8) The reasons put forward for the extraordinary treatment of horses? Horses are pets, companions, and sporting animals...they are not livestock. Americans don't eat horses, and we shouldn't be supplying those who do. Horses are a spiritual icon of the West and our heritage. It is cruel and inhumane to slaughter a horse. Let's address these one by one: Some horses are pets, companions, and sporting animals. If the owner chooses, they have every right do determine how, and under what circumstances that horse is put out of its misery, and how to respectfully dispose of, or utilize, the carcass. Horses are also multiple purpose livestock who are seen as an ordinary food animal by most of the cultures in the world, including many who live in the United States. Americans ate a lot of horse meat during and after World War II; you can still find horse sausage in some Mom and Pop Scandinavian butcher shops in the upper Midwest; crooks are butchering other peoples' horses in south Florida and selling it out of coolers on the street for black market prices; cultures like the Tongan population in Salt Lake City prize horse meat; and young, single Moms like my daughter who are struggling to raise healthy kids on limited resources would welcome the availability of an affordable, delicious meat that has 40% more protein and 50% less fat than beef. China consumes the most horse meat in the world at 100 million tons per year, with Mexico close behind. In Europe, Italy consumes the most followed closely by the Scandinavian countries, Belgium and France. You can find horse in the meat cases at both ends of Canada in Quebec and Vancouver. Here in the United States we are contemplating making it a felony to transport a horse for the purpose of human food; in clear disrespect for the culinary traditions and cultural attitudes of other nations; and to put off limits a vast, renewable source of wholesome, high quality protein when more than 10 million people a year are literally dying from malnutrition around the world. How ethical is that? And finally, the clincher...the simple fact of butchering a horse for food is cruel and inhumane. Regardless of the long-standing humane methods of slaughter legislation, and universal government inspection of meat processing plants. Regardless of the handling of live animals, the veterinarian approved methods of killing. Regardless of the fact that once death has occurred—quickly, and as painlessly and stress-free as possible—all sensation ends, and that what happens to the carcass is no longer an issue of animal welfare. Regardless of all of this, there is a very vociferous, well financed, and heavily orchestrated effort to legally establish that the simple fact of killing a horse for human food is cruel and inhumane in and of itself. If they can legally establish this, then those of us who make a living with livestock know that it is easy to assert that all animal agriculture is cruel and inhumane, and to destroy our way of being and our culture utterly and completely...and that is exactly what HSUS/PETA has said is their ultimate objective.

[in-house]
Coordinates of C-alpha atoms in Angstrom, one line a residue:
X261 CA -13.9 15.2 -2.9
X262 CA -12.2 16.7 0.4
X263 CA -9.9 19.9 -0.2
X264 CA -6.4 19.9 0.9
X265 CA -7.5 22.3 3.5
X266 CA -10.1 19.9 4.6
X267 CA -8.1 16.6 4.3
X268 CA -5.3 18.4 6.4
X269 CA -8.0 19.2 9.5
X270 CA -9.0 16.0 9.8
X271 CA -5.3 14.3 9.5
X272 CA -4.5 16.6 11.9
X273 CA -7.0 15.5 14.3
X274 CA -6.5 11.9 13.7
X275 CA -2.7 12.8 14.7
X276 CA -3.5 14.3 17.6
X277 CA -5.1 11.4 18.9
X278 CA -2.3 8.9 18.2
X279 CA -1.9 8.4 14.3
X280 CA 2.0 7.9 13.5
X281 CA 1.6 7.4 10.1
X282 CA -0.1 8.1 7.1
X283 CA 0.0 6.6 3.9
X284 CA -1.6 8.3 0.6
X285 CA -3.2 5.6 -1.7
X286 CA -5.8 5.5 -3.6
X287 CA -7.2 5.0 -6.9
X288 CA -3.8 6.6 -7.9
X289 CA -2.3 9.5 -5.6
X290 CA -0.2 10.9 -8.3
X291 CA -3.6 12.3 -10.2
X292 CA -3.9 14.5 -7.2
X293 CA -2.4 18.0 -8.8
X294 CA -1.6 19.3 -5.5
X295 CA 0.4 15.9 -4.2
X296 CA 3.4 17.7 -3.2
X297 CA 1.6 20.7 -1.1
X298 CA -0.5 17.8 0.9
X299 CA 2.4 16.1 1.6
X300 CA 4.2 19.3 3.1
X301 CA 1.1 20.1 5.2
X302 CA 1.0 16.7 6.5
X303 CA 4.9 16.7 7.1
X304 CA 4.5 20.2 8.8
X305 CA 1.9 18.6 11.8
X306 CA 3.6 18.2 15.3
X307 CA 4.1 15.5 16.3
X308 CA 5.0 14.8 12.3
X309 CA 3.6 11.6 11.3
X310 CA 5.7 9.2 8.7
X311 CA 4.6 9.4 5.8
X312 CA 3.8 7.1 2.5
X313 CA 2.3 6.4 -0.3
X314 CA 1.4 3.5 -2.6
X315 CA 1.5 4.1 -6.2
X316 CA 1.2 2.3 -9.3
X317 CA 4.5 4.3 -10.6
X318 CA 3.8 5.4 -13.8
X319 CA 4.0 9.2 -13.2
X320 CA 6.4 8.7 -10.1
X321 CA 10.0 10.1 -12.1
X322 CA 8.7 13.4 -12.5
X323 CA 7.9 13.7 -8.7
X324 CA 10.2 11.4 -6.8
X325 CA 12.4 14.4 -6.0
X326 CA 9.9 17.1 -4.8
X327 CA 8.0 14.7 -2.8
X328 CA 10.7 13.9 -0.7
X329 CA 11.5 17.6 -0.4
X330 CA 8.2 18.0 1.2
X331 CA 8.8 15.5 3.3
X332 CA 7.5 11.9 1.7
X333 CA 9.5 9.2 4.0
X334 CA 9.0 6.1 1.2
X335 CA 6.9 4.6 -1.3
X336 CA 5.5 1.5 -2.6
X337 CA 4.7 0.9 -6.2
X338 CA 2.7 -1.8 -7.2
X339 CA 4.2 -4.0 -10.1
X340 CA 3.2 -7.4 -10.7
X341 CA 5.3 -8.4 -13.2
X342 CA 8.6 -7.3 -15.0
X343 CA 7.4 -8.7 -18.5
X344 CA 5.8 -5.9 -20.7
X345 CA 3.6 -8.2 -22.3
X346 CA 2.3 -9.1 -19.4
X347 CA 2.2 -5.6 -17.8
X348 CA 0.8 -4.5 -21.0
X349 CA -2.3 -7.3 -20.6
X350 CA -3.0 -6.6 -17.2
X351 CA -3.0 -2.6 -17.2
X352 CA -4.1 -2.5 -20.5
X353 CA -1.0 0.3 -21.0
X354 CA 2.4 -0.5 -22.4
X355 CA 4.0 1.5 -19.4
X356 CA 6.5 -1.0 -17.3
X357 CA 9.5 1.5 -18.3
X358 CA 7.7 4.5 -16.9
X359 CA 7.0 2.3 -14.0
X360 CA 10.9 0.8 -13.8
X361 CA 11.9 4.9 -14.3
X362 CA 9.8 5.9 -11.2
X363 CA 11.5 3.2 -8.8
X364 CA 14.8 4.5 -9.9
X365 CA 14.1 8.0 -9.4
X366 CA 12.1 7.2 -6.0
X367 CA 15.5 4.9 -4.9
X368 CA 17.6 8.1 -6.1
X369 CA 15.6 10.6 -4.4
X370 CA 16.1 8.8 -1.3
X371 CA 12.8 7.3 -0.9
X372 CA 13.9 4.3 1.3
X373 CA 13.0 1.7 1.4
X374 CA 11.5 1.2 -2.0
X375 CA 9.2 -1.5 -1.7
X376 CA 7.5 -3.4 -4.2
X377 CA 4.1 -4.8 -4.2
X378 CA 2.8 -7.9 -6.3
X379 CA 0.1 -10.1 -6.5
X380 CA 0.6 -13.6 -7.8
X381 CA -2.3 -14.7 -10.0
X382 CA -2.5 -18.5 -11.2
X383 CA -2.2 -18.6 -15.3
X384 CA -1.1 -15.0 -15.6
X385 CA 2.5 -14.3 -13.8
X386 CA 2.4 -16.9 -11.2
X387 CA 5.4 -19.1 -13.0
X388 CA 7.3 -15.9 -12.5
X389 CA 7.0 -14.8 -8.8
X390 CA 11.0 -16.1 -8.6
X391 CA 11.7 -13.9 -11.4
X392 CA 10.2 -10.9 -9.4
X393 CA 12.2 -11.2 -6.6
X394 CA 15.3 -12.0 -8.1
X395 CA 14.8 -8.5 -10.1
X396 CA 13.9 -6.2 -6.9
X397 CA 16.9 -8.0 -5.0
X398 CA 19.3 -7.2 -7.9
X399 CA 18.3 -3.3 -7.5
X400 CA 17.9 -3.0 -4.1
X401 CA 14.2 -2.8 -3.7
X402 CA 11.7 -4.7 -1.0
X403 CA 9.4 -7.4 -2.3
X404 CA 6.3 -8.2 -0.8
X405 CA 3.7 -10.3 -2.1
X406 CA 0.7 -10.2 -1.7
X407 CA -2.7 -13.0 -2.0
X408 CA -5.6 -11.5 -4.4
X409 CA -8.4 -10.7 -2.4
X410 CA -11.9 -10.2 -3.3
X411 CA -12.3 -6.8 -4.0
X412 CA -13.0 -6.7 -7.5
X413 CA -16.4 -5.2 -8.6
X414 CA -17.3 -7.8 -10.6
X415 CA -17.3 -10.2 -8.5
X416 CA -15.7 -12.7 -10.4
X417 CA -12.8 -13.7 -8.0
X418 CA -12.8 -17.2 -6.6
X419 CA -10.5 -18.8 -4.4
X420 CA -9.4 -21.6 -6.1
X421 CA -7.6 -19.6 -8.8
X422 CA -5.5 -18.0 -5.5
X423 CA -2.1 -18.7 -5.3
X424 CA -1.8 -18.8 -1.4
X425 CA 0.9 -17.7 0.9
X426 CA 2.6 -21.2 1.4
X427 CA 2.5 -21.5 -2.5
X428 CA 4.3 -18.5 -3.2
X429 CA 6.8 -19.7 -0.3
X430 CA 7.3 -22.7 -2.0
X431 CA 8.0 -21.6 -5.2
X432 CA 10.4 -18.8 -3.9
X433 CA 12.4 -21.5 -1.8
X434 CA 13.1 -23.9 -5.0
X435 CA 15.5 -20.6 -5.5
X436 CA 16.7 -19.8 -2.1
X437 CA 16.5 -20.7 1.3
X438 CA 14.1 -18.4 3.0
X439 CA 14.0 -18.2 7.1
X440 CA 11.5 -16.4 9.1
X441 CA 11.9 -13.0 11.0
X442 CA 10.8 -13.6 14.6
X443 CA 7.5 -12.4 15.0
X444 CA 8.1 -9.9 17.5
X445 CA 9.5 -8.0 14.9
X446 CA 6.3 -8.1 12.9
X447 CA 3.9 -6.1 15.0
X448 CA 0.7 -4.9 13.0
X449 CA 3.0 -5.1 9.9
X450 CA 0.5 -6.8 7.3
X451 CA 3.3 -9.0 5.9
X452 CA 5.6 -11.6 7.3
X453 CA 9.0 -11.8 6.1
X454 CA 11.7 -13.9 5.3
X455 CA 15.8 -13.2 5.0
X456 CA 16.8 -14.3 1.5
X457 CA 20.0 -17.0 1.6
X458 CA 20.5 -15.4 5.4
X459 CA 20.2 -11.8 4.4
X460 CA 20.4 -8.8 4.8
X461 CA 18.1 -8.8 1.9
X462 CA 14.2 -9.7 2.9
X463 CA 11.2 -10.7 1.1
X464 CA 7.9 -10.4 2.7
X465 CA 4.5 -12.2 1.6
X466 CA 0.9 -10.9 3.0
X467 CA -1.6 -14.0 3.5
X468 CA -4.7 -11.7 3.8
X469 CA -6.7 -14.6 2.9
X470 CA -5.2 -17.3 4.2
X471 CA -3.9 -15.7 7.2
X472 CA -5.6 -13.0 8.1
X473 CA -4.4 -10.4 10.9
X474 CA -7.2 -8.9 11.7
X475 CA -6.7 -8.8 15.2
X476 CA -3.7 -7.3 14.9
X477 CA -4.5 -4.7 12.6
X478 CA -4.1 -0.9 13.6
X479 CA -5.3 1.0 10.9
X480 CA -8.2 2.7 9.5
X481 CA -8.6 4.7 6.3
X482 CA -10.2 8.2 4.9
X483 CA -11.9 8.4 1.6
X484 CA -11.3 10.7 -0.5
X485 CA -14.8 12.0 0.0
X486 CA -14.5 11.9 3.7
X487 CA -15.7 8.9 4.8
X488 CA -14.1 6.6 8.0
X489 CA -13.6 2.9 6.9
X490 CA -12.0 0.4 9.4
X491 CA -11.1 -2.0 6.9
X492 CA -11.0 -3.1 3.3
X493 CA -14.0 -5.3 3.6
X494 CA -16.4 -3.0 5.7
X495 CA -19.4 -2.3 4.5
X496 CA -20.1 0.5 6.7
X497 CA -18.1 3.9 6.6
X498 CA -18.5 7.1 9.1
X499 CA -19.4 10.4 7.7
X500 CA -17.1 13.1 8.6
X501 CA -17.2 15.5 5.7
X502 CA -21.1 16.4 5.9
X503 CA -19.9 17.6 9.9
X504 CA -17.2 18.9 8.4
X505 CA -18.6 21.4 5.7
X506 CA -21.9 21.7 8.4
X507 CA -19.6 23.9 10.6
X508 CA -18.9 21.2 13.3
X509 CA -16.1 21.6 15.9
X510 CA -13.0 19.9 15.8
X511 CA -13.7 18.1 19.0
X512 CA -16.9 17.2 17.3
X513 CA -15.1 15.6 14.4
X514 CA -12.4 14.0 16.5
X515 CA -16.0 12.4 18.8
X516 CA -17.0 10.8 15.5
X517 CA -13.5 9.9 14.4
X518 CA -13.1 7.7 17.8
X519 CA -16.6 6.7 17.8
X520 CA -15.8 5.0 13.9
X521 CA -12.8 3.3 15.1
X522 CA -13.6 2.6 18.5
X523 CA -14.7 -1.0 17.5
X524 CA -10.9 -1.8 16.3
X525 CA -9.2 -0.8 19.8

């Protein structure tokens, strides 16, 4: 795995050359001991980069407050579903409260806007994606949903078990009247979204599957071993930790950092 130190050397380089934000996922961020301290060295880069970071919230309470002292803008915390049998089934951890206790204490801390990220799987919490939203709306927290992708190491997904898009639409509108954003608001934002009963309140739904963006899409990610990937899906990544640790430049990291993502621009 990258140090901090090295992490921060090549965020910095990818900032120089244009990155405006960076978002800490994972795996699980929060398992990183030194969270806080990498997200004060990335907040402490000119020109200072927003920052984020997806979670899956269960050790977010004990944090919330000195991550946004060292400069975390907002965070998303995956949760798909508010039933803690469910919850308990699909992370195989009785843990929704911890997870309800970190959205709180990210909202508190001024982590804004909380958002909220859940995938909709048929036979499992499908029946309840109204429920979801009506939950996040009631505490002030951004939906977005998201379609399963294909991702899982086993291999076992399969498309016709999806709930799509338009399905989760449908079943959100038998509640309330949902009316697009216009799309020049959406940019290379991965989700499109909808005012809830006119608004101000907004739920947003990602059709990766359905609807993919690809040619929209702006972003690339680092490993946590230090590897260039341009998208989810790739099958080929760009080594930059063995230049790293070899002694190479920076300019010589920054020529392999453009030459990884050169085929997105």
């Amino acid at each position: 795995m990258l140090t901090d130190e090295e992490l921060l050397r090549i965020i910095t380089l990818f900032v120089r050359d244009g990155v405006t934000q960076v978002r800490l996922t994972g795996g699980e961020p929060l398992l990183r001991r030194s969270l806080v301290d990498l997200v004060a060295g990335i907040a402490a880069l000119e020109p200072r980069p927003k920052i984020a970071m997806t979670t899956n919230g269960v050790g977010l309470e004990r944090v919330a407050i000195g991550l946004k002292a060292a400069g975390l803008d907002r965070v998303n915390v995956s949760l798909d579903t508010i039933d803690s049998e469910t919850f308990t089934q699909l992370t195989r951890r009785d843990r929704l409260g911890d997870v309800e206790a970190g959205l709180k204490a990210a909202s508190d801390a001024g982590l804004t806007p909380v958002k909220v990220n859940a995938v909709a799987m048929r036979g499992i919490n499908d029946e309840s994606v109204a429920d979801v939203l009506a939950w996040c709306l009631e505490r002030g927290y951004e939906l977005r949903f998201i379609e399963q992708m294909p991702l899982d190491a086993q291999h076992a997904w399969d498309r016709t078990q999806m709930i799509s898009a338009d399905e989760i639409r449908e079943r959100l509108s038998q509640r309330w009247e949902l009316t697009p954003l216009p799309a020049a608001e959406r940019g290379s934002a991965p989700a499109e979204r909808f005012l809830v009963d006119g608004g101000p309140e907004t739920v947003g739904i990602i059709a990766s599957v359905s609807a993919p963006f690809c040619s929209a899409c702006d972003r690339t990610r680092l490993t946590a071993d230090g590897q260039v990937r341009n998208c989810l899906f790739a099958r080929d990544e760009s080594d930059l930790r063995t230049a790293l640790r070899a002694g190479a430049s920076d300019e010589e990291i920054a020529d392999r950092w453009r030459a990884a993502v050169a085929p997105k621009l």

9) As you all know, HSUS/PETA efforts have successfully shut down the remaining three horse processing plants in the United States. Their efforts have prevented the BLM from doing what needs to be done to control the over-population of feral horses on Western rangelands. None of these animal rights initiatives offer any solutions to the inevitable glut of unwanted, excess horses. With no US market, the only horses that have any value whatsoever are those who are big enough and healthy enough to be worth the trucking to the only market for low-end horses we have left in Canada and Mexico. With no US market there is no option for horse owners who can no longer afford to keep a horse, or who need or want to access the residual value of an unusable horse. The result? An explosion of abandoned and neglected horses nation-wide, an absolute disaster of suffering, starvation, and disease, and no viable solution to the problem without re-establishing the domestic market. Out here in the West it is easy to just dump them out on public or tribal lands. Back East they turn them out in the roads, and people are hitting them with cars. Slowly the general population is starting to understand that there might be more to this story than the over-hyped manipulated video segments, and over-emotional and outrageous tirades and fabrications of media trained mouthpieces would have us believe. If you have any suspicion at all that this is not happening, please visit the website of a millionhorses.com or abandonedhorses.net and take a look at the new stories and studies that document the scope of the carnage nationwide.